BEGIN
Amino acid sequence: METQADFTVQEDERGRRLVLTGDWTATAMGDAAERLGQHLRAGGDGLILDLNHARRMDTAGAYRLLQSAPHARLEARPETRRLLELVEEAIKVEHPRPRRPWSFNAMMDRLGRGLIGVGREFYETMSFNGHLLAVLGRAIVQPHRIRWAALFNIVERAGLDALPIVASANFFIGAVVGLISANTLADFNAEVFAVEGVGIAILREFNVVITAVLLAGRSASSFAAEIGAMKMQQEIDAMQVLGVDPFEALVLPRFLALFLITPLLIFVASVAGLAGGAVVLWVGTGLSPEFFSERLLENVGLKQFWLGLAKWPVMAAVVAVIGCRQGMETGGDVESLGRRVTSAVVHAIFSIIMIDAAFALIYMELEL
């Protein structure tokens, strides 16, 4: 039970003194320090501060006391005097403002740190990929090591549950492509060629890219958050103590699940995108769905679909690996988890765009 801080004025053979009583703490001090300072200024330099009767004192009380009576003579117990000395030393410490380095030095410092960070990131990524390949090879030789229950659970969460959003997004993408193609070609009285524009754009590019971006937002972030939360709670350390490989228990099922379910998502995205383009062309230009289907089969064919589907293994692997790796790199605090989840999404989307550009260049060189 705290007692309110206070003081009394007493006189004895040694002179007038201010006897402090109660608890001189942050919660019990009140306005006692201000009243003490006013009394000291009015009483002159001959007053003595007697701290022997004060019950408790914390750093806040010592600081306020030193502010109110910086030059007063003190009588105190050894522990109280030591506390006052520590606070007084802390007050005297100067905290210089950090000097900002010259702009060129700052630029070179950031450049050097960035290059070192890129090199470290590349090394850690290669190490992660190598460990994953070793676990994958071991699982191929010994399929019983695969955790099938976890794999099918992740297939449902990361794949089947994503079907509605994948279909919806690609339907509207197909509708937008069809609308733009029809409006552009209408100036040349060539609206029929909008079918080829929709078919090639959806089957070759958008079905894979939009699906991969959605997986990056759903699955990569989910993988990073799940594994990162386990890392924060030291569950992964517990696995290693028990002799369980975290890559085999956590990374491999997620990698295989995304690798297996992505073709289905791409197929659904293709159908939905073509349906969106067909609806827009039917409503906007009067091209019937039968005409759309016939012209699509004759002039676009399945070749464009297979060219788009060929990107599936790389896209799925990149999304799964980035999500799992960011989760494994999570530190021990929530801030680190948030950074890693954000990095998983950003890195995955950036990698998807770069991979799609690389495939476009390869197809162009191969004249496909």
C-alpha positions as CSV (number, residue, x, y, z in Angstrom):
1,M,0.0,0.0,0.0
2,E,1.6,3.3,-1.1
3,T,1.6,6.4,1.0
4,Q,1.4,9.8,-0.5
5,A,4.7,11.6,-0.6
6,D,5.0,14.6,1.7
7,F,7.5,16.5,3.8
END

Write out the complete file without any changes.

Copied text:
Amino acid sequence: METQADFTVQEDERGRRLVLTGDWTATAMGDAAERLGQHLRAGGDGLILDLNHARRMDTAGAYRLLQSAPHARLEARPETRRLLELVEEAIKVEHPRPRRPWSFNAMMDRLGRGLIGVGREFYETMSFNGHLLAVLGRAIVQPHRIRWAALFNIVERAGLDALPIVASANFFIGAVVGLISANTLADFNAEVFAVEGVGIAILREFNVVITAVLLAGRSASSFAAEIGAMKMQQEIDAMQVLGVDPFEALVLPRFLALFLITPLLIFVASVAGLAGGAVVLWVGTGLSPEFFSERLLENVGLKQFWLGLAKWPVMAAVVAVIGCRQGMETGGDVESLGRRVTSAVVHAIFSIIMIDAAFALIYMELEL
């Protein structure tokens, strides 16, 4: 039970003194320090501060006391005097403002740190990929090591549950492509060629890219958050103590699940995108769905679909690996988890765009 801080004025053979009583703490001090300072200024330099009767004192009380009576003579117990000395030393410490380095030095410092960070990131990524390949090879030789229950659970969460959003997004993408193609070609009285524009754009590019971006937002972030939360709670350390490989228990099922379910998502995205383009062309230009289907089969064919589907293994692997790796790199605090989840999404989307550009260049060189 705290007692309110206070003081009394007493006189004895040694002179007038201010006897402090109660608890001189942050919660019990009140306005006692201000009243003490006013009394000291009015009483002159001959007053003595007697701290022997004060019950408790914390750093806040010592600081306020030193502010109110910086030059007063003190009588105190050894522990109280030591506390006052520590606070007084802390007050005297100067905290210089950090000097900002010259702009060129700052630029070179950031450049050097960035290059070192890129090199470290590349090394850690290669190490992660190598460990994953070793676990994958071991699982191929010994399929019983695969955790099938976890794999099918992740297939449902990361794949089947994503079907509605994948279909919806690609339907509207197909509708937008069809609308733009029809409006552009209408100036040349060539609206029929909008079918080829929709078919090639959806089957070759958008079905894979939009699906991969959605997986990056759903699955990569989910993988990073799940594994990162386990890392924060030291569950992964517990696995290693028990002799369980975290890559085999956590990374491999997620990698295989995304690798297996992505073709289905791409197929659904293709159908939905073509349906969106067909609806827009039917409503906007009067091209019937039968005409759309016939012209699509004759002039676009399945070749464009297979060219788009060929990107599936790389896209799925990149999304799964980035999500799992960011989760494994999570530190021990929530801030680190948030950074890693954000990095998983950003890195995955950036990698998807770069991979799609690389495939476009390869197809162009191969004249496909």
C-alpha positions as CSV (number, residue, x, y, z in Angstrom):
1,M,0.0,0.0,0.0
2,E,1.6,3.3,-1.1
3,T,1.6,6.4,1.0
4,Q,1.4,9.8,-0.5
5,A,4.7,11.6,-0.6
6,D,5.0,14.6,1.7
7,F,7.5,16.5,3.8